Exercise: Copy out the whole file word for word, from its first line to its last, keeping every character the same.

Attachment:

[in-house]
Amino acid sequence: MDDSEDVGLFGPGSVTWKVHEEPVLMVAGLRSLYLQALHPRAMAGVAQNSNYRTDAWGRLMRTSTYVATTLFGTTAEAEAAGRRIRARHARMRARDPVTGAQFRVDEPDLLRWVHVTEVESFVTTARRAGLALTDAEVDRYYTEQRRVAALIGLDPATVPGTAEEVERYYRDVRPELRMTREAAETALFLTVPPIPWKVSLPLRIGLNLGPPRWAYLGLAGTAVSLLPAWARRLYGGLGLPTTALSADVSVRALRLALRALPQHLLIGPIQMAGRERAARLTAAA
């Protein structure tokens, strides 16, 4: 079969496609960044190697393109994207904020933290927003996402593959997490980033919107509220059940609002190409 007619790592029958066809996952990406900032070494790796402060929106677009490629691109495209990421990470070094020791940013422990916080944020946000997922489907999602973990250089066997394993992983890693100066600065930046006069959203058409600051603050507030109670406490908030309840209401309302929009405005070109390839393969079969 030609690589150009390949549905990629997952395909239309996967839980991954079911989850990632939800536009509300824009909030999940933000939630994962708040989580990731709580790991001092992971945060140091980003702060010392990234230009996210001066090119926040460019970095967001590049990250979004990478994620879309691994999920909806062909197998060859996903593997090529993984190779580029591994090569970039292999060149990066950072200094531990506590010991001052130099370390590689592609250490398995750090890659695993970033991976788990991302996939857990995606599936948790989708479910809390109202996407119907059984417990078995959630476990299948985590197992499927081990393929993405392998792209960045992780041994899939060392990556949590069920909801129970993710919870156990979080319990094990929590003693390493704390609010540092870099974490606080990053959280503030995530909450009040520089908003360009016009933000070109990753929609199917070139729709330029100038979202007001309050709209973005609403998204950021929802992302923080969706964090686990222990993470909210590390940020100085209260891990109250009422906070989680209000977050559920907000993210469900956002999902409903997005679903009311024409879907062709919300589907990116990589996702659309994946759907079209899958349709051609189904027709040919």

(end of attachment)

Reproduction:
[in-house]
Amino acid sequence: MDDSEDVGLFGPGSVTWKVHEEPVLMVAGLRSLYLQALHPRAMAGVAQNSNYRTDAWGRLMRTSTYVATTLFGTTAEAEAAGRRIRARHARMRARDPVTGAQFRVDEPDLLRWVHVTEVESFVTTARRAGLALTDAEVDRYYTEQRRVAALIGLDPATVPGTAEEVERYYRDVRPELRMTREAAETALFLTVPPIPWKVSLPLRIGLNLGPPRWAYLGLAGTAVSLLPAWARRLYGGLGLPTTALSADVSVRALRLALRALPQHLLIGPIQMAGRERAARLTAAA
């Protein structure tokens, strides 16, 4: 079969496609960044190697393109994207904020933290927003996402593959997490980033919107509220059940609002190409 007619790592029958066809996952990406900032070494790796402060929106677009490629691109495209990421990470070094020791940013422990916080944020946000997922489907999602973990250089066997394993992983890693100066600065930046006069959203058409600051603050507030109670406490908030309840209401309302929009405005070109390839393969079969 030609690589150009390949549905990629997952395909239309996967839980991954079911989850990632939800536009509300824009909030999940933000939630994962708040989580990731709580790991001092992971945060140091980003702060010392990234230009996210001066090119926040460019970095967001590049990250979004990478994620879309691994999920909806062909197998060859996903593997090529993984190779580029591994090569970039292999060149990066950072200094531990506590010991001052130099370390590689592609250490398995750090890659695993970033991976788990991302996939857990995606599936948790989708479910809390109202996407119907059984417990078995959630476990299948985590197992499927081990393929993405392998792209960045992780041994899939060392990556949590069920909801129970993710919870156990979080319990094990929590003693390493704390609010540092870099974490606080990053959280503030995530909450009040520089908003360009016009933000070109990753929609199917070139729709330029100038979202007001309050709209973005609403998204950021929802992302923080969706964090686990222990993470909210590390940020100085209260891990109250009422906070989680209000977050559920907000993210469900956002999902409903997005679903009311024409879907062709919300589907990116990589996702659309994946759907079209899958349709051609189904027709040919």